Simplify Integrating Frameworks and Build Tools

If you use the ArcGIS API for JavaScript with a third-party framework such as Angular or React or create custom builds of the API, this process just got easier. The release of version 4.18 in December introduced a new option for consuming the ES modules, which work natively in the browser, are built to the latest ECMA standards, and allow seamless integration with modern frameworks and build tools.

How Was the API Consumed Before ES Modules Were Available?

The API has always been available as Asynchronous Module Definition (AMD) modules, and it continues to be available as AMD modules for developers who prefer this format. If your app references Esri’s content delivery network (CDN) to access the API via<API version number>, you are using the AMD version.

Understanding AMD and ES Modules

With both AMD and ES modules, API functionality is divided into logical subsets and packaged as modules. AMD modules use a require() method and a third-party script loader to load modules and their dependencies.

ES modules are an official, standardized module system that works natively with all modern browsers through import statements. ES modules do not require a separate script loader. An example showing the differences between the two coding patterns is shown in Listing 1.


Should You Migrate to ES Modules?

If you aren’t integrating with a framework or creating custom builds of the API, there is no need to migrate to the new ES modules. The AMD modules will continue to be available alongside the ES modules for the foreseeable future. Both formats have the same capabilities because they are built from the same code base.

AMD modules are hosted on the CDN and therefore offer these benefits when accessing the API in this manner, as opposed to creating custom builds:

If you are integrating with a framework or creating local builds, you should consider using ES modules. This will simplify your implementation as ES modules do not require a separate script loader or additional configuration. When using AMD, you typically either use a webpack plugin to integrate the API into your webpack build or use esri-loader with framework tools or other bundlers.

Note that you will still want to use AMD modules when creating local builds if your app uses Dojo1 or RequireJS.

Get Started Using ES Modules

Whether you are creating a new application or integrating the API in an existing application, the first step is to install the API using npm with the following command:

npm install @arcgis/core

Then use import statements to load individual modules. Note that the ES modules package naming convention uses /core rather than /esri, which is used by the AMD CDN modules, as shown in Listing 2.


Copy Assets

You will need to copy the API assets (which includes styles, images, fonts, pre-built API web worker JS files, and localization files) from the @arcgis/core/assets folder to your build folder. A simple way to accomplish this is to configure a Node Package Manager (NPM) script that runs during your build process. For example, use npm to install ncp and configure a script in package.json to copy the folder. See the React example in Listing 3.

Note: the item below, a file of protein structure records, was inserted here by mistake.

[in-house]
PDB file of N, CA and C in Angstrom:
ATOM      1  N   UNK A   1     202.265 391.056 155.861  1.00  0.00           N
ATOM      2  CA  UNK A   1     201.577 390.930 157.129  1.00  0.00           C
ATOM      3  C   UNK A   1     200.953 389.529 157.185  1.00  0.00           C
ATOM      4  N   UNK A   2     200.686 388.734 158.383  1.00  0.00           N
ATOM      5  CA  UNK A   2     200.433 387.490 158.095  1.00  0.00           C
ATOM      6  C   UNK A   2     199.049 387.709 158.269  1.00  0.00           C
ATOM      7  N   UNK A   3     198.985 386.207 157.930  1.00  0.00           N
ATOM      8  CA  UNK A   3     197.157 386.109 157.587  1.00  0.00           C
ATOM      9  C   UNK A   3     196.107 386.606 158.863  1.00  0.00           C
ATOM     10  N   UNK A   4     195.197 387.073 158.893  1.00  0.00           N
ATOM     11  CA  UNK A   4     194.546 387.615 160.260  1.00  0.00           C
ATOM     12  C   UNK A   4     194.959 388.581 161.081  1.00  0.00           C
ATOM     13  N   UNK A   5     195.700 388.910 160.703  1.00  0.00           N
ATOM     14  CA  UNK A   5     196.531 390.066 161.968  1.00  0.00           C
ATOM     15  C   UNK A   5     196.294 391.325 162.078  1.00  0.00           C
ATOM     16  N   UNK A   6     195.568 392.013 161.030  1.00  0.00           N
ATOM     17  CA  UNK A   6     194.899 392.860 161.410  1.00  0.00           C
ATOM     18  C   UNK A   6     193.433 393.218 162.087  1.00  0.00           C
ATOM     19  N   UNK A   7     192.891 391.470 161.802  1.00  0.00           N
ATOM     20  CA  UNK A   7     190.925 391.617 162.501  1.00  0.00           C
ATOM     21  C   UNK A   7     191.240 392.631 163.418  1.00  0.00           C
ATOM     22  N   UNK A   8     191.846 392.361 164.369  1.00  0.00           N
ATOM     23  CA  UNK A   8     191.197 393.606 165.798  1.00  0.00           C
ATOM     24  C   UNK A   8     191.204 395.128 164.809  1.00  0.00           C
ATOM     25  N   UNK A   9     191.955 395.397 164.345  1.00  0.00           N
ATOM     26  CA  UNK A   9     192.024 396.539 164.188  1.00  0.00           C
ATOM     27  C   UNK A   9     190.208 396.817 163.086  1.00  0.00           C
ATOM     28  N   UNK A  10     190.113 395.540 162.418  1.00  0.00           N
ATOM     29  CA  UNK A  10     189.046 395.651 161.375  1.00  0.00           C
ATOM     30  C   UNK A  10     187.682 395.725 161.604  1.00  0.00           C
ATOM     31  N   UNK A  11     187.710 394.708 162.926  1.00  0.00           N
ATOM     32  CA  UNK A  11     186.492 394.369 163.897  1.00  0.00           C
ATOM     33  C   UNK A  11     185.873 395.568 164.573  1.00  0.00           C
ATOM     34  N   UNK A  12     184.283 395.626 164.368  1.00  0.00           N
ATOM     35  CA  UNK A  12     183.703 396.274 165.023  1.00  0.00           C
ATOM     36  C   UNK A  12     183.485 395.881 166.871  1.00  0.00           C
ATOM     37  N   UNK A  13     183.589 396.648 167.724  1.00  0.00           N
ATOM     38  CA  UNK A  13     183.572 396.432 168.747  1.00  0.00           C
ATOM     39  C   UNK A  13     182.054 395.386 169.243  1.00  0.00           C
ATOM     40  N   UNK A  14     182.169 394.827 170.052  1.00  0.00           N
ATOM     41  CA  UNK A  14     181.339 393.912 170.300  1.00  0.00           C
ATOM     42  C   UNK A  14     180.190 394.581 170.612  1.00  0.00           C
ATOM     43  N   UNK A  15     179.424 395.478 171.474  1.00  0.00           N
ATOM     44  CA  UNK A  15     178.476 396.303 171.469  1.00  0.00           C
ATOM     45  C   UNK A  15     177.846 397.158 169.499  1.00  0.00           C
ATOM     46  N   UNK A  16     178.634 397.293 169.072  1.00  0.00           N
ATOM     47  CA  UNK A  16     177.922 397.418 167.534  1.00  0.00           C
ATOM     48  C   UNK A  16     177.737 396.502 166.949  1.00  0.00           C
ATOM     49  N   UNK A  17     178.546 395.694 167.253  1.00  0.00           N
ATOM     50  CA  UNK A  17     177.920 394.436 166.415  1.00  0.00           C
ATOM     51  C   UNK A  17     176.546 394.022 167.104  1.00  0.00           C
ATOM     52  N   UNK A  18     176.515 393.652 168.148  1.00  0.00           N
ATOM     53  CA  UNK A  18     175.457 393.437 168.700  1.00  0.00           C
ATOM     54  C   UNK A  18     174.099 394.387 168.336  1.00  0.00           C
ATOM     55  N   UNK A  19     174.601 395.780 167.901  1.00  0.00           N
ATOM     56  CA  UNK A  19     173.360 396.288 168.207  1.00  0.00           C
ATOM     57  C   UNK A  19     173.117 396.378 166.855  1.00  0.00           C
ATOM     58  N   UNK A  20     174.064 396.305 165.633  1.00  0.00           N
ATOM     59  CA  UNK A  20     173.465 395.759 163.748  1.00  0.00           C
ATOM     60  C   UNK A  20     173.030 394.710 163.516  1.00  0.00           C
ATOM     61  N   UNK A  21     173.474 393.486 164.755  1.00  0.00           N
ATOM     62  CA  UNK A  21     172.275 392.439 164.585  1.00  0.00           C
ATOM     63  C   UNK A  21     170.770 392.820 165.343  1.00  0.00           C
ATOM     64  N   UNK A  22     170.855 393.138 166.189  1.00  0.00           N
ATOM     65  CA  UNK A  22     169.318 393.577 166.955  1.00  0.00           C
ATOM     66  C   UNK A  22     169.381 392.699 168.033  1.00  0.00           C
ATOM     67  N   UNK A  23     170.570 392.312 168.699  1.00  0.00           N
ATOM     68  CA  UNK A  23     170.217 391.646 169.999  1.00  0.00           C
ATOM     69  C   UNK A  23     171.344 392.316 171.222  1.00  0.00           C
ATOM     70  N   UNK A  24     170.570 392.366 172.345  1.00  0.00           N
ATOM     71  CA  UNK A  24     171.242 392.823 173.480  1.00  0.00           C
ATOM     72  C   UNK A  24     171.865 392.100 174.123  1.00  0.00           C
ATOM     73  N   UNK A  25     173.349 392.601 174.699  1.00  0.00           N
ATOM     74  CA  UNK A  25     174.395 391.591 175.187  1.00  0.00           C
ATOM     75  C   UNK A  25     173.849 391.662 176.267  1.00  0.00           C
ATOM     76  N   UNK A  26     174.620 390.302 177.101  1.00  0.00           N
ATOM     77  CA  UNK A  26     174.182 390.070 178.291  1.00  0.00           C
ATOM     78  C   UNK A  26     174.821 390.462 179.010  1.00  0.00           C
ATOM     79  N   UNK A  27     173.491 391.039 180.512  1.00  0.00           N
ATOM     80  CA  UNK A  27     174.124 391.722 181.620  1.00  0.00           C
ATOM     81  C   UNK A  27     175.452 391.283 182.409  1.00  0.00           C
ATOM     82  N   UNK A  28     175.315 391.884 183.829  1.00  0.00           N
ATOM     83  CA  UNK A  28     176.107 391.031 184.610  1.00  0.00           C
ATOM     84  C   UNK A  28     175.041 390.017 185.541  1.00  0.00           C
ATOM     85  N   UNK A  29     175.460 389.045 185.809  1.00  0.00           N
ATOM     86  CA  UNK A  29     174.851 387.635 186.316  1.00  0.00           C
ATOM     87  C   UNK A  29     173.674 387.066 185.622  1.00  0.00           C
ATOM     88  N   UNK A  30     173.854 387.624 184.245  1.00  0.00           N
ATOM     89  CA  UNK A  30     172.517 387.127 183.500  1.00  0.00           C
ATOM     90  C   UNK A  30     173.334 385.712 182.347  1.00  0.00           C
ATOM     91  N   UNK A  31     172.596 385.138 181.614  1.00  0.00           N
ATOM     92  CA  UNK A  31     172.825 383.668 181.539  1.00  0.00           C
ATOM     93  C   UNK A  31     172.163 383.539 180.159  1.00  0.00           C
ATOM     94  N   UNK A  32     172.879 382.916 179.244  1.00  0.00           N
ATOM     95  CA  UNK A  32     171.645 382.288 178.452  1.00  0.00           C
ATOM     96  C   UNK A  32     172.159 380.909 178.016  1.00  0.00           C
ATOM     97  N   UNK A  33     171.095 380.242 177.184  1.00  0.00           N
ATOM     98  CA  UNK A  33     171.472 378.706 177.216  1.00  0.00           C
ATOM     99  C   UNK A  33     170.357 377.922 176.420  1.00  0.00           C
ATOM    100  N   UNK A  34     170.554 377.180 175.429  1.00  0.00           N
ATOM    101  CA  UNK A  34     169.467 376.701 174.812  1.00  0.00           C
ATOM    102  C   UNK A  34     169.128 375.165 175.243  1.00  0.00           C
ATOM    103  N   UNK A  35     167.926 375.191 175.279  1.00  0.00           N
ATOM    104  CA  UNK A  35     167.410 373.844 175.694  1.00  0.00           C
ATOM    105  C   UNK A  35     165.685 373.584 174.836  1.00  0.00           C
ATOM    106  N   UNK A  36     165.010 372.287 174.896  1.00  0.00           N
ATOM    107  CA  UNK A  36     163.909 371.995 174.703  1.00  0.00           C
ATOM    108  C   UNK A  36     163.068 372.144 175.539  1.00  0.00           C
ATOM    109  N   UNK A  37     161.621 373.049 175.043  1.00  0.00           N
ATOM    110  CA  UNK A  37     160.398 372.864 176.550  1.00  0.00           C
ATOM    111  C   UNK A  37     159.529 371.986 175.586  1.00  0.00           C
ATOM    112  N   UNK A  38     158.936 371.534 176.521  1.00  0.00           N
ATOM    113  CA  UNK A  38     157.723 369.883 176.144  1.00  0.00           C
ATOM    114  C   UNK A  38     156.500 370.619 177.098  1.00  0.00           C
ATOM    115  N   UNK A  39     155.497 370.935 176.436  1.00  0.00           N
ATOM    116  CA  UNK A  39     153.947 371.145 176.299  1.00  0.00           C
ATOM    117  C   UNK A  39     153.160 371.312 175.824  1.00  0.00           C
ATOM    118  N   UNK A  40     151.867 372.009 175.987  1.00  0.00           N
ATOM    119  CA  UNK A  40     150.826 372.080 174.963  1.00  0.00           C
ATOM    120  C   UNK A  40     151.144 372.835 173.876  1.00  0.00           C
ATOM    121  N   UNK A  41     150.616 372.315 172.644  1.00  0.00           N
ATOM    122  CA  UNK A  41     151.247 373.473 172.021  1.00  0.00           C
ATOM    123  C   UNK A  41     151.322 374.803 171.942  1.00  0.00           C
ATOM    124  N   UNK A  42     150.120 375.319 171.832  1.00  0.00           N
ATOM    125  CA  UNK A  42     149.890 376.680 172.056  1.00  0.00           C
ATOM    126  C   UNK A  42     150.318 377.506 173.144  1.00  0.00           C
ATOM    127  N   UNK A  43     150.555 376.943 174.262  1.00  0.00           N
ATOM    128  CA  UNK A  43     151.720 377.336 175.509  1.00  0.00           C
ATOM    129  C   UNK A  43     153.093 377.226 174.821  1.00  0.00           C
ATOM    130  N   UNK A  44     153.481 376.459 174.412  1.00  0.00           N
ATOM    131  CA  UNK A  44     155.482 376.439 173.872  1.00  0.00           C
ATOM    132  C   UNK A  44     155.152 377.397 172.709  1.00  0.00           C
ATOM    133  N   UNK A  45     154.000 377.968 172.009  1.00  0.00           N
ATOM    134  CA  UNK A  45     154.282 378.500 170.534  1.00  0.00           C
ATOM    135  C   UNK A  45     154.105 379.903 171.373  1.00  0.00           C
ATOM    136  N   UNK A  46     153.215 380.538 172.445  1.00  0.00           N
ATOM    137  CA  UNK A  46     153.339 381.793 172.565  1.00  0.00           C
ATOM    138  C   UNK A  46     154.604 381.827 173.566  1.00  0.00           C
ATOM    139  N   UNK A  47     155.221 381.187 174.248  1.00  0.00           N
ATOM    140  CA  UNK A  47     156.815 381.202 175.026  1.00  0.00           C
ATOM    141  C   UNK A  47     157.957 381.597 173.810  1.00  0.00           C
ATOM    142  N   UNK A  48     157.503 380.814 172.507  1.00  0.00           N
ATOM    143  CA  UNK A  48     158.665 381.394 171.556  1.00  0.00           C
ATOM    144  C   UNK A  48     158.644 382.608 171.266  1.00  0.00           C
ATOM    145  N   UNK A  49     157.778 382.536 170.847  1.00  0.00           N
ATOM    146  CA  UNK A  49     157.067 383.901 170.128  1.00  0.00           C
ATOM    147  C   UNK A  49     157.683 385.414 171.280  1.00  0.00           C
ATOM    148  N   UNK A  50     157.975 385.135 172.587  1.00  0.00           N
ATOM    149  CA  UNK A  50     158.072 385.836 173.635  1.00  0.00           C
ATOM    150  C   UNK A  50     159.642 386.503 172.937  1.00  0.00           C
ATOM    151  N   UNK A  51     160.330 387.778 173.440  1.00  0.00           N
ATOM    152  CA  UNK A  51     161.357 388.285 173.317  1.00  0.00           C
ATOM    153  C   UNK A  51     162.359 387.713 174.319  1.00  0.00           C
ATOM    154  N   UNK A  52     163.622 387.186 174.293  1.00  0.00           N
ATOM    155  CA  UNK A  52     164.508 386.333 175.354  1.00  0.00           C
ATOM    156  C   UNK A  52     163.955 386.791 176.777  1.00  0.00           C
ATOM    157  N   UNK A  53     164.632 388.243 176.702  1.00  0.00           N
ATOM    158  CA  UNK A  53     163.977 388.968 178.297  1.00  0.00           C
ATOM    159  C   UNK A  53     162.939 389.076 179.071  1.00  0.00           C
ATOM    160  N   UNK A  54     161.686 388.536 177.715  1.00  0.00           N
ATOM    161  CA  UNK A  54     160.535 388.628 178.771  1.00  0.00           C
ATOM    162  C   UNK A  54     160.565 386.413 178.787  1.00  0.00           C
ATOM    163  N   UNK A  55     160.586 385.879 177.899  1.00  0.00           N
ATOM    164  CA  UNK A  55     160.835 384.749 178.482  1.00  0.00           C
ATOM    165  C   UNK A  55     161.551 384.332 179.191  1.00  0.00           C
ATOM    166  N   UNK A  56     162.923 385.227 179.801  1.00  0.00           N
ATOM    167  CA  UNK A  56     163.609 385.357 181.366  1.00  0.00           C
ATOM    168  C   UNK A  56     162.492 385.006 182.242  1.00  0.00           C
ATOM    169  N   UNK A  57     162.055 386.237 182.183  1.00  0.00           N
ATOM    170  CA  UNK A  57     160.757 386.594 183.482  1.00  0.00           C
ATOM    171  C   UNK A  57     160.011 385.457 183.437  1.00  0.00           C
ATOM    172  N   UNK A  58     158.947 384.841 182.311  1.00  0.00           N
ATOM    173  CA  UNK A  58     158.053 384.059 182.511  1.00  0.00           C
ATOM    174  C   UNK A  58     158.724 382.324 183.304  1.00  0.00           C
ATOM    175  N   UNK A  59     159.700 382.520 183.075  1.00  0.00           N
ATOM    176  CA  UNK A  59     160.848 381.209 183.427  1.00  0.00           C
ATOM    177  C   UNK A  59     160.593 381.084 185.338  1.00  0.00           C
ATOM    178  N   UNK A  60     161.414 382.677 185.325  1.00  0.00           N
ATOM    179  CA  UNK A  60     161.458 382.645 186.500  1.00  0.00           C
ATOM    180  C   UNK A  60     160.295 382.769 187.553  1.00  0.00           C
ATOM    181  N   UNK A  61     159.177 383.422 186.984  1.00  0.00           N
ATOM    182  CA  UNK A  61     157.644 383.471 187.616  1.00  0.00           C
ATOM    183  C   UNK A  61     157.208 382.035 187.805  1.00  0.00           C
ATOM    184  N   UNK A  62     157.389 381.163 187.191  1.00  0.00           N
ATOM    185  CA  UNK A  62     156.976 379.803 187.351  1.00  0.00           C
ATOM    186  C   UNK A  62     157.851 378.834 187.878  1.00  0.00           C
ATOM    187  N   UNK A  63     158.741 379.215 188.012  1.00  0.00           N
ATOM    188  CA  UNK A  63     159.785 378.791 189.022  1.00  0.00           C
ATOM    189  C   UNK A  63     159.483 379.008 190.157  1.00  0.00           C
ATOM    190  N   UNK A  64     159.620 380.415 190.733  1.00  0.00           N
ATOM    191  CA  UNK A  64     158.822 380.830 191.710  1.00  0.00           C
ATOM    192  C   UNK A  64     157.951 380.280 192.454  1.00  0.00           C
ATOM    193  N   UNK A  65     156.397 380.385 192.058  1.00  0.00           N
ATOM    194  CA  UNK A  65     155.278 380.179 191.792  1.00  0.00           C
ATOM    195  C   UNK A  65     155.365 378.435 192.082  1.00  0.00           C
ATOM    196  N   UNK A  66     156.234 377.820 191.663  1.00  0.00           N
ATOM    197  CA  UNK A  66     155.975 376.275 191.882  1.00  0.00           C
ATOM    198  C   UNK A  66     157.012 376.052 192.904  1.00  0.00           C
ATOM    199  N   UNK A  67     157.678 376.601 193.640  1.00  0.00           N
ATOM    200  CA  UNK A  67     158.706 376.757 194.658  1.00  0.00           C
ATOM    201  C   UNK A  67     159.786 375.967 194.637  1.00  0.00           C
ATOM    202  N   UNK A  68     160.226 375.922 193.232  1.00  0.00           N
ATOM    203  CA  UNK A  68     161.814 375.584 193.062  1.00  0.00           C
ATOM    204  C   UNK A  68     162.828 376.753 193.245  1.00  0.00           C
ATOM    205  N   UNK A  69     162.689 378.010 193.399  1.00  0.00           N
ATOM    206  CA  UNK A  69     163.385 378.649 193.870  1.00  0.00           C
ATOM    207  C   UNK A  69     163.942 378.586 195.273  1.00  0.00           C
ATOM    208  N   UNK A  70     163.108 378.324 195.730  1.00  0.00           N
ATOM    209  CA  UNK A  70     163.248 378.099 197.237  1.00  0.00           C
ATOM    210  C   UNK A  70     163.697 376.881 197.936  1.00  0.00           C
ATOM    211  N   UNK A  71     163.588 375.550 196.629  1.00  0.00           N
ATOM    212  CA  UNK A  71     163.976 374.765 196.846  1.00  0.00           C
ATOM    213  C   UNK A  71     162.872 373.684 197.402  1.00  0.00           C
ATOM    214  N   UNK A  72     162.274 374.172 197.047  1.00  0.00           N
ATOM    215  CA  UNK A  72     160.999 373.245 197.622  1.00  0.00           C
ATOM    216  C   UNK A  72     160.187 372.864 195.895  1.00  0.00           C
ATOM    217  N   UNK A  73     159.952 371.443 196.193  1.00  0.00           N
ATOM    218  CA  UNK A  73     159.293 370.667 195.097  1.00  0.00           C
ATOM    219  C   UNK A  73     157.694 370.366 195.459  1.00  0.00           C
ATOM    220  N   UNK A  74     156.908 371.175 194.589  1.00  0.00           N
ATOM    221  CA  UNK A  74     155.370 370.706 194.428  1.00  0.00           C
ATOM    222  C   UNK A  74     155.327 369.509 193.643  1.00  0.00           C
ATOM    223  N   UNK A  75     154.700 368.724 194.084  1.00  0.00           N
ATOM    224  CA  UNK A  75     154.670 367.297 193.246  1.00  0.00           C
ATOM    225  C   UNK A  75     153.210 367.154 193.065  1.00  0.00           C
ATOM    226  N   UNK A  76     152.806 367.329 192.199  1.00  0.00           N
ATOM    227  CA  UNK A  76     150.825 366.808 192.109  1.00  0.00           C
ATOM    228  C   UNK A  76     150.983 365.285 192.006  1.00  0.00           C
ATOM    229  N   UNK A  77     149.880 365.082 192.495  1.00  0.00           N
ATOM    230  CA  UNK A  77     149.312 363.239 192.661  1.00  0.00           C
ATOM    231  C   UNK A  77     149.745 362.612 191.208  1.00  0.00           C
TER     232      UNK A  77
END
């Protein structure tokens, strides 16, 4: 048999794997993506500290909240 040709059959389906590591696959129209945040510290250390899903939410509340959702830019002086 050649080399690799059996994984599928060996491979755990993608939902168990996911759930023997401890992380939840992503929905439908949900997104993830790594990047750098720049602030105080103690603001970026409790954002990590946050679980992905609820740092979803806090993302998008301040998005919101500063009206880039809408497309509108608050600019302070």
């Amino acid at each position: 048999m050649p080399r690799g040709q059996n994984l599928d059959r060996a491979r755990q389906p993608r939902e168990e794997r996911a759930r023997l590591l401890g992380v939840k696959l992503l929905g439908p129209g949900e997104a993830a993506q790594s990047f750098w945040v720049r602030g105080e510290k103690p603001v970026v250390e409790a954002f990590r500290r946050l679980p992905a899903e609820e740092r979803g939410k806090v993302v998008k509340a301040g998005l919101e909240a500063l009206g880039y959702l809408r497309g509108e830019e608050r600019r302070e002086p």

Configure CSS

The final step is to set up the CSS. Choose a theme and then configure your code to copy the theme files from @arcgis/core/assets/esri/themes/ into your project. Listing 4 provides a React example. Now you can run your build and the API’s ES modules will be bundled along with all your other imports.


Refactor Code, If Necessary

If you previously used AMD with esri-loader or arcgis-webpack-plugin and want to migrate to ES modules, review the “Build with ES modules” help topic in the JavaScript API Guide for the code changes required.

Documentation and Examples

For an introduction on developer tooling and your choices when it comes to consuming the API, please visit the JavaScript API Guide and see the Developer Tooling pages. You can find examples that integrate ES modules with frameworks and build tools in the jsapi-resources GitHub repository. This includes integration with Angular, React, Ember, Node, Vue, Rollup, and Webpack.

Road Map for ES Module Migration

At version 4.18, ES modules were released as beta. The production release is planned for early 2021. If you try the modules while they are in beta and they meet your app’s requirements, you can use them in your app. The modules have been broadly tested but they are still considered provisional as they could change based yon feedback or an improved design.

ES modules are covered by Esri Technical Support while they are in beta so you can obtain support as needed. If you have feedback on the modules, associated documentation, or sample code, you can submit your comments or questions to the early access repository.


If you are using a framework or creating custom builds, use ES modules to make your development work easier. If you are not using a framework or creating custom builds, you don’t need to do anything.

About the authors


Andy Gup spends a lot of time outdoors. When he is not on a mountain somewhere, he is a senior product engineer for ArcGIS Maps SDK for JavaScript. Gup works on ES modules, third-party JavaScript frameworks, and other cool mapping-related goodies.

Julie Powell

Julie Powell is a technical product manager. Her primary focus is the ArcGIS API for JavaScript. She has more than 17 years of experience working with software development, delivering solutions for both enterprise and consumer markets. Powell has worked on a wide range of projects and consulting endeavors, including serving as a technical lead for web mapping solutions for strategic customers. She interfaces with a wide user community to maintain awareness and insight into GIS community needs, meanwhile contributing feedback to development teams to help ensure users can be successful in building state-of-the-art, purposeful solutions using ArcGIS software.